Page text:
Social Scientist. v 8, no. 89-90 (Dec-Jan -1) p. 121.


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Outlook/or the Cinema

EVER since the first film was screened in 1895, cinema has made rapid strides, and a great many film makers have added new dimensions to this medium. But, the basic focus in^cinema lies in the realm of an interplay of real time and space and cinematic time and space.

There are film makers who have created cinema to match or coincide with real time and space; others have worked on a method of creating new dimensions which destroy our perception of real time and space. Therefore, basic cinematic devices like the "cut" can be used for two totally opposed purposes. Similarly all the other elements in cinema, like sound, music, dialogue graphics, colour, camera movements, lighting, can be utilized for several purposes, depending on the film maker's intentions.

The influence of literature on cinema has been most acute, specially the novel. And, by this very fact, a form of cinema has emerged which utilizes the inherent elements of cinema to serve the purpose of the narrative. Most films made even today belong to this category: the dramatic narrative structure. That is why when lay people discuss a film, they mainly discuss its narrative.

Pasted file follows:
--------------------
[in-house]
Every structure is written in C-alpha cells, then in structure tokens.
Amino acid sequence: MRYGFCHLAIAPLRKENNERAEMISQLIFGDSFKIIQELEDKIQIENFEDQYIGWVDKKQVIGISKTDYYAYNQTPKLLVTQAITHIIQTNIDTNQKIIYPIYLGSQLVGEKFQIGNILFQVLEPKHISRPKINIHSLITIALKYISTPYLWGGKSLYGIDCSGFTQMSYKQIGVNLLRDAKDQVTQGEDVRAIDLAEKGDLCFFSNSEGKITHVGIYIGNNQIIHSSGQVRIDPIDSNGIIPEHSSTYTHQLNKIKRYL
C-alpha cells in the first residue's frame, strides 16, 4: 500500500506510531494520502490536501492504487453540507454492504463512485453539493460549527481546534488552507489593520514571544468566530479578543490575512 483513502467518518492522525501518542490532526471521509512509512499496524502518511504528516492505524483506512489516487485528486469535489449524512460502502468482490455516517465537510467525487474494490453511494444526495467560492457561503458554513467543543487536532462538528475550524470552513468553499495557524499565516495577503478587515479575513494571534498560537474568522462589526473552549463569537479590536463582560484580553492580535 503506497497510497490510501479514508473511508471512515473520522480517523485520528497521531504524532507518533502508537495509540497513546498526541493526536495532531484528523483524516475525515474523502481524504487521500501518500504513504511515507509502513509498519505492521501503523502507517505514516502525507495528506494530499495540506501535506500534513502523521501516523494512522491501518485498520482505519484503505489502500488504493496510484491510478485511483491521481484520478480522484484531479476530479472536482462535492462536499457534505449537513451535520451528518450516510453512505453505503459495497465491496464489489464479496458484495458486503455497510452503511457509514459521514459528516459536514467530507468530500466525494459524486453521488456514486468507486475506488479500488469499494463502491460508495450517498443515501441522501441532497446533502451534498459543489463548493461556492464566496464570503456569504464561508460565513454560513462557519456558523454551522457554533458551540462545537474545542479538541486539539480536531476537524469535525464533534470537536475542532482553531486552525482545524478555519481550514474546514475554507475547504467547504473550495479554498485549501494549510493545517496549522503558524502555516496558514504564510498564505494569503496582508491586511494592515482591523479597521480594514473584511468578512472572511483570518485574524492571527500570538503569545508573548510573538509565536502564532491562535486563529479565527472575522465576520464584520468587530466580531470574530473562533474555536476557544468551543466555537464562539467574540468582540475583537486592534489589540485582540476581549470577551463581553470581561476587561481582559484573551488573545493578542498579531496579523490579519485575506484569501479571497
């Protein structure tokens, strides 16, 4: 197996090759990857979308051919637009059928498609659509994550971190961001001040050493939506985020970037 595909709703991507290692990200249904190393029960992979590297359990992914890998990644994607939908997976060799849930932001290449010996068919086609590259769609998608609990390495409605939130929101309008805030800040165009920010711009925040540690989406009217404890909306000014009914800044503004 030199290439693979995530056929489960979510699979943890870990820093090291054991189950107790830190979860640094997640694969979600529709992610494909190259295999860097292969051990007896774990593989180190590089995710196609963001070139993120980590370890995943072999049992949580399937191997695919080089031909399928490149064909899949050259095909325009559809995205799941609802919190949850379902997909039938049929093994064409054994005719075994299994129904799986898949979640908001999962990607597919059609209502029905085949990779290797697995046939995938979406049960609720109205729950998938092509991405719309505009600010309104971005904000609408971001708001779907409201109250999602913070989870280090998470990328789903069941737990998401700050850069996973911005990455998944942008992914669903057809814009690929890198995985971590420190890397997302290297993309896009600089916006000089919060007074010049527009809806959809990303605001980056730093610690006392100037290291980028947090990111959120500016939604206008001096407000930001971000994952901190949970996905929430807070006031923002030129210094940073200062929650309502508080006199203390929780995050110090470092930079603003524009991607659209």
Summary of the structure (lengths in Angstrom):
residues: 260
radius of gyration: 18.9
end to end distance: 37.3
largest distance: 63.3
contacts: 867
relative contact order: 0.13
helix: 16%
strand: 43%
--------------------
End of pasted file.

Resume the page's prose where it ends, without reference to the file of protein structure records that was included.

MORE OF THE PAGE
But, along with the narrative structure other genres and forms also grew and developed. For instance, the Dramatic Analytic School of Eisenstein, the German Expressionist School, the Neo-Realism of Italy, the Auteur Theory in France, the Cinema Verite of the sixties and the Epic Cinema expounded in its classical form by Miklos Jansco.

Three conclusions inevitably arise from this:

1) The medium of cinema is comparatively new. It has a short, eventful history. But because of this, the application of Marxian theory to it has been limited, and very little has been written about the nature of its aesthetics. The writings of Marx, Engels and Lenin obviously do not have a direct bearing on this



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